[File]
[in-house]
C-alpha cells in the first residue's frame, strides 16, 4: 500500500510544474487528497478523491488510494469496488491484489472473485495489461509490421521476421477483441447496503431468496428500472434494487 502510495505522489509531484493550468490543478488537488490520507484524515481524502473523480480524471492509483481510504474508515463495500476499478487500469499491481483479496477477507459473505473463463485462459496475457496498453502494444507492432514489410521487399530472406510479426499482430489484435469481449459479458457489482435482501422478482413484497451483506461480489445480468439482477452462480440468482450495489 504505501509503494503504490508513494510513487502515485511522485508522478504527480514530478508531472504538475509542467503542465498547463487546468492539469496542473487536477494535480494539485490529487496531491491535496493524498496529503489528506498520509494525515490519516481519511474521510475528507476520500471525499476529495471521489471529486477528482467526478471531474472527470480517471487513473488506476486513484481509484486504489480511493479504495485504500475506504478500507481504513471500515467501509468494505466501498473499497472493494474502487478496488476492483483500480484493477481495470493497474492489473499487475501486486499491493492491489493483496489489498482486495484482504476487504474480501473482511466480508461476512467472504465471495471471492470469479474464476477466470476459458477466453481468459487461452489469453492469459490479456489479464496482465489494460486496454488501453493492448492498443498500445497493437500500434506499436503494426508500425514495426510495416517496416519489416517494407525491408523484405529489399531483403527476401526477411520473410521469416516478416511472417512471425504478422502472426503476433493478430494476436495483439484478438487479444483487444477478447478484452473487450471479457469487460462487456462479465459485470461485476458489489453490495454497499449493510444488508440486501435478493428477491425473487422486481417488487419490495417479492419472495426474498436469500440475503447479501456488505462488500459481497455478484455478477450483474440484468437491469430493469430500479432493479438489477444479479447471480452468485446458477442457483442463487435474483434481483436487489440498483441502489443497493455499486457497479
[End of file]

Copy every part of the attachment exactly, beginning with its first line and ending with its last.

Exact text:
[in-house]
C-alpha cells in the first residue's frame, strides 16, 4: 500500500510544474487528497478523491488510494469496488491484489472473485495489461509490421521476421477483441447496503431468496428500472434494487 502510495505522489509531484493550468490543478488537488490520507484524515481524502473523480480524471492509483481510504474508515463495500476499478487500469499491481483479496477477507459473505473463463485462459496475457496498453502494444507492432514489410521487399530472406510479426499482430489484435469481449459479458457489482435482501422478482413484497451483506461480489445480468439482477452462480440468482450495489 504505501509503494503504490508513494510513487502515485511522485508522478504527480514530478508531472504538475509542467503542465498547463487546468492539469496542473487536477494535480494539485490529487496531491491535496493524498496529503489528506498520509494525515490519516481519511474521510475528507476520500471525499476529495471521489471529486477528482467526478471531474472527470480517471487513473488506476486513484481509484486504489480511493479504495485504500475506504478500507481504513471500515467501509468494505466501498473499497472493494474502487478496488476492483483500480484493477481495470493497474492489473499487475501486486499491493492491489493483496489489498482486495484482504476487504474480501473482511466480508461476512467472504465471495471471492470469479474464476477466470476459458477466453481468459487461452489469453492469459490479456489479464496482465489494460486496454488501453493492448492498443498500445497493437500500434506499436503494426508500425514495426510495416517496416519489416517494407525491408523484405529489399531483403527476401526477411520473410521469416516478416511472417512471425504478422502472426503476433493478430494476436495483439484478438487479444483487444477478447478484452473487450471479457469487460462487456462479465459485470461485476458489489453490495454497499449493510444488508440486501435478493428477491425473487422486481417488487419490495417479492419472495426474498436469500440475503447479501456488505462488500459481497455478484455478477450483474440484468437491469430493469430500479432493479438489477444479479447471480452468485446458477442457483442463487435474483434481483436487489440498483441502489443497493455499486457497479